Bill Bennett, MLA, Kootenay East
Well folks, it appears that the Kimberley Deer Committee will be going into its seventh season trying to decide what to do with our local deer. The number of meetings and documentation production must have set a record for longevity with still no final resolution. They have tried everything: culling, hazing dogs, input from high profile people from Toronto and the West Coast, collaring some deer to trans-locate them — this has not been cheap. But all we see are increasing numbers, more deer now than ever.
However, I have a solution. Let’s invite that Trump guy to take charge of the deer committee because we can immediately expect an Executive Decision. Deer problem solved. If that doesn’t work, he could have us build a wall around the City to keep the deer out. And maybe he would pay for it — fat chance of that.
The Province newspaper wrote about our deer problem a few years back but now they are writing about our ‘Turkey Problem’. Now ‘The Three Amigos’ had their picture in the paper but I have a hard time believing the turkeys are about to take over the town.
Perhaps some folks will want to start a Turkey Committee. This committee could investigate where our turkeys are going. We used to have about twenty birds about town, but now we only have three. There were four that hung out at the golf course. I was present when the turkey team lost a member. A member of my golf foursome, big hitter, using an iron, thought he could loft a shot over the flock as they were crossing the fairway. Well, I’m here to tell you that turkey didn’t have a hope when he took one for the team. Full chest shot, feathers flying, squawking. We all yelled FORE but being a bird, he only talked turkey and didn’t seem to understand us. The other turkeys ran over to see how he was. They led him off to the side of the fairway showing great concern. The next day only three turkeys showed up. I suppose that chest trauma took him out. Very unfortunate.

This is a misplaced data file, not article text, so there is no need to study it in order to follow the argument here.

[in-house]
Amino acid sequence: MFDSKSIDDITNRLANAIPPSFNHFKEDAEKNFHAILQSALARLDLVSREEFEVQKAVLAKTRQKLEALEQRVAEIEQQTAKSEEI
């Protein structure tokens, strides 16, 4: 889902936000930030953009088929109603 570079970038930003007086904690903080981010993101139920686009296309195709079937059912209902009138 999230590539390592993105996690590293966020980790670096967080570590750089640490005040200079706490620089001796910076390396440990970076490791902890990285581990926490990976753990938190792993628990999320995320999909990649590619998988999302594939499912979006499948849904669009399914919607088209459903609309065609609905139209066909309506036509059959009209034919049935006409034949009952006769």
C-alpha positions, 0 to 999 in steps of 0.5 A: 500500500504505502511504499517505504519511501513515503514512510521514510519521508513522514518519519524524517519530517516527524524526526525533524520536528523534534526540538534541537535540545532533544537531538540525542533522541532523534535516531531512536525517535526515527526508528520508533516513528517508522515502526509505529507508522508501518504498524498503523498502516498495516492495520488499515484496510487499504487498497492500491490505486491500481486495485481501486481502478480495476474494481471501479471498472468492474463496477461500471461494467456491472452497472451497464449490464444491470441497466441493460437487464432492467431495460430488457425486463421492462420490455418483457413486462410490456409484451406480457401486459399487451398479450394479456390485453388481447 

So our turkey flock is diminishing but by using the deer committee as a template for the management of local wildlife, we can get to the bottom of it all. I’m in favour of putting collars on The Three Amigos in order to keep an eye on them. How about you?
Bill Roberts, Kimberley
Disease is spreading
A highly infectious disease has spread from Washington DC to Victoria BC.
Trumpitis is a particularly virulent form of political swamp fever which President Trump promised to eradicate by ‘draining the swamp.’ Instead it has reached epidemic proportions, originating with the president himself who, it seems, has suffered from it all his life.